Here you see me modeling a telescope goldfish, the hero character of one our visualizations. We decided to use the mechanic of “Pressure” to demonstrate how systems balance in both Life Sciences and Physics. Students would begin in a Study Room with two science books on their desks, and step through the portal to access a learning module. The Life Sciences module demonstrates how a fish’s swim bladder helps it sink or float in the water, and the Physics module demonstrates how the ideal gas law can help a hot air balloon rise or fall.
We spent countless hours in a frenzy, working out mechanics, modeling and texturing, coding mechanics, and trying to get everything implemented and up in our Git repo. It’s hard to describe the frenzy with which we worked, trying to three asset-heavy levels, a teleporting mechanic, and a tangible research foundation finished and pitch-ready in roughly 36 hours.
We spent time laughing when things worked, crying when then didn’t, and laughing while crying bugs magically fixed themselves or were not reproducible. The hackathon organizers graciously supplied us with endless coffee, snacks, energy drinks, and meals. And emoji-printed beach balls, which ended up being a lot of fun.
Eventually the environment models were completed, textured, and animated The fish was easier than anticipated to animate, and I keyed a sine deformer down a joint chain on its spine to make it swim. The hot air balloon was animated with blend shapes imported into Unity. Both the fish and the hot air balloon were translated vertically depending on the magnitude of “pressure” variable, driven by the distance between the HTC vive controllers. We made the haptic feedback increase with pressure as well, giving the sensation of manually pushing the fish up through the air.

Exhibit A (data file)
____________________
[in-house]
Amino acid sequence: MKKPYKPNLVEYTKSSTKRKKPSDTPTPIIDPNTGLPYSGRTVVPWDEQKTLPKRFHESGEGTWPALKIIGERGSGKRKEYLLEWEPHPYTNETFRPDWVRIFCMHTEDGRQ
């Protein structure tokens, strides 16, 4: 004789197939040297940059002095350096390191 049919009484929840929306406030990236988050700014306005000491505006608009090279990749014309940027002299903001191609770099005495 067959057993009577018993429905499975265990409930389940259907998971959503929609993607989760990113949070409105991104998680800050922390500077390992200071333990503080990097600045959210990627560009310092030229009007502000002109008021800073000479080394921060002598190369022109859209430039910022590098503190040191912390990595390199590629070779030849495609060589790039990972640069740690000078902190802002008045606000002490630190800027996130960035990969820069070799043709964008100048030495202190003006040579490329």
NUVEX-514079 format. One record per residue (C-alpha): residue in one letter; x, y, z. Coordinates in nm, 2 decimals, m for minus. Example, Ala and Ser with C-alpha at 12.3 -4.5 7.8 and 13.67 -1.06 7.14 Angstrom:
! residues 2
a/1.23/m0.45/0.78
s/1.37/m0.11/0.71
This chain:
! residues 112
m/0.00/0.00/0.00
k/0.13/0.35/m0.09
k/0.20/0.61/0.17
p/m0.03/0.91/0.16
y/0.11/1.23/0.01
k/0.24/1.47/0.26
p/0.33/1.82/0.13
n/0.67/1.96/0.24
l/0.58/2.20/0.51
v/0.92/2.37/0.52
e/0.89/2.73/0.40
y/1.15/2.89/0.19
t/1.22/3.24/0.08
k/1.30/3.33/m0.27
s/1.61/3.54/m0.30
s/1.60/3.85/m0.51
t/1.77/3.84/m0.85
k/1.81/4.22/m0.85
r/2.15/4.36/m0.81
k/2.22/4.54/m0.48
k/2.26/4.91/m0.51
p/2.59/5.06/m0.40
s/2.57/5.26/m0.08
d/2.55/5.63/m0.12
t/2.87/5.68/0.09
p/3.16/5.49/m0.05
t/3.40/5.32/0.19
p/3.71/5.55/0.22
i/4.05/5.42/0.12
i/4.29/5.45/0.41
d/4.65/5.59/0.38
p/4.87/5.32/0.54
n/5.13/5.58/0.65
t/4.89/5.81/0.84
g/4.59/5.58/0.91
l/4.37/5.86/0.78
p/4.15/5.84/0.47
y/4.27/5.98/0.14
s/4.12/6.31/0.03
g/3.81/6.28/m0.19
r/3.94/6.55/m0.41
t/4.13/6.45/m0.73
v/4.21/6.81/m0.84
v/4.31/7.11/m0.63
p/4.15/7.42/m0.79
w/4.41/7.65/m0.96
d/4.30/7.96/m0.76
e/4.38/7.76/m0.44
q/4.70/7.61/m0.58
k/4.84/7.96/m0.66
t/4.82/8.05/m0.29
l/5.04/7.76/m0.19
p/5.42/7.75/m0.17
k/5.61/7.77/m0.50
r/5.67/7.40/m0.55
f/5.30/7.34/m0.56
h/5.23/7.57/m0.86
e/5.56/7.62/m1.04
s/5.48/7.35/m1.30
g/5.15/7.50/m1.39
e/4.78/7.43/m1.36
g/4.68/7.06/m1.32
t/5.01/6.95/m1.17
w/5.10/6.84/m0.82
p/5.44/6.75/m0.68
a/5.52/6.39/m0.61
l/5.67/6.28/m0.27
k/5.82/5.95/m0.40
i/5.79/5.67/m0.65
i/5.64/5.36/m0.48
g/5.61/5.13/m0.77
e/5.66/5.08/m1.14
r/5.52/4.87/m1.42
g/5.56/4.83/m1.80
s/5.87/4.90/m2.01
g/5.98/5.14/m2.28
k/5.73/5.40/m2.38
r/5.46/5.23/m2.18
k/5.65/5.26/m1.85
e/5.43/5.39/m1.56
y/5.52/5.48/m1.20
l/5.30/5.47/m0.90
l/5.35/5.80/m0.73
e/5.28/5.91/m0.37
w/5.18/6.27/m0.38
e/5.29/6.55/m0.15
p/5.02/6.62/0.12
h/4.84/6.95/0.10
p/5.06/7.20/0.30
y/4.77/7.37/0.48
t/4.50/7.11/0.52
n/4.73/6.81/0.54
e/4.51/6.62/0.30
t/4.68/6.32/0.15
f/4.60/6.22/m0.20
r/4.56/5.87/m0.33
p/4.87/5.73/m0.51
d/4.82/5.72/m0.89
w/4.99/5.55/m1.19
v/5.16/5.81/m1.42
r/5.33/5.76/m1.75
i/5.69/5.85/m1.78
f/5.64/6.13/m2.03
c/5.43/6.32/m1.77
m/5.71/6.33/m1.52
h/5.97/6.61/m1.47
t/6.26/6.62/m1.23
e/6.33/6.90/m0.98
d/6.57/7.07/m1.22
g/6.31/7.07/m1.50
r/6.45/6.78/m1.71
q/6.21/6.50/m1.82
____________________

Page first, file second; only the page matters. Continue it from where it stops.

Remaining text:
[ 360 ] We were lucky to meet some young friends during the first night of the Hackathon, who were glad to help test out our learning modules. They each reported having fun and learned something new along the way!
After we made the finals, we were asked to edit together a 90 second video about our hack before the final judging round. This was completed after ~48 hours of sleepless hacking, but I think it still tells the story. Here you can check out our mechanics, watch young students in our target audience try it out, and hear a bit of the narration I recorded for tutorial purposes.
(Fun fact — that narration was recorded on my cell phone in an elevator shaft, because every other room was occupied by hackers with clicky keyboards and squeaky wet shoes from the rain.)
So without further ado — the trailer for StudyVR!
The final judging round and expo took nearly eight hours, but meeting such infuential people from the industry and watching the enjoy our hack was an amazing experience. We also got a chance to check out the other finalest teams’ projects, meet new people, and connect over the potential of such exciting technology. Winning first place in our vertical was an honor, and I highly doubt this is my last Hackathon!
Our team is still very interested in continuing research and production on StudyVR. If you have a question, suggestion, or interest in partnership, please contact me directly or come to a DUVR meeting! More details here: www.drexelvr.com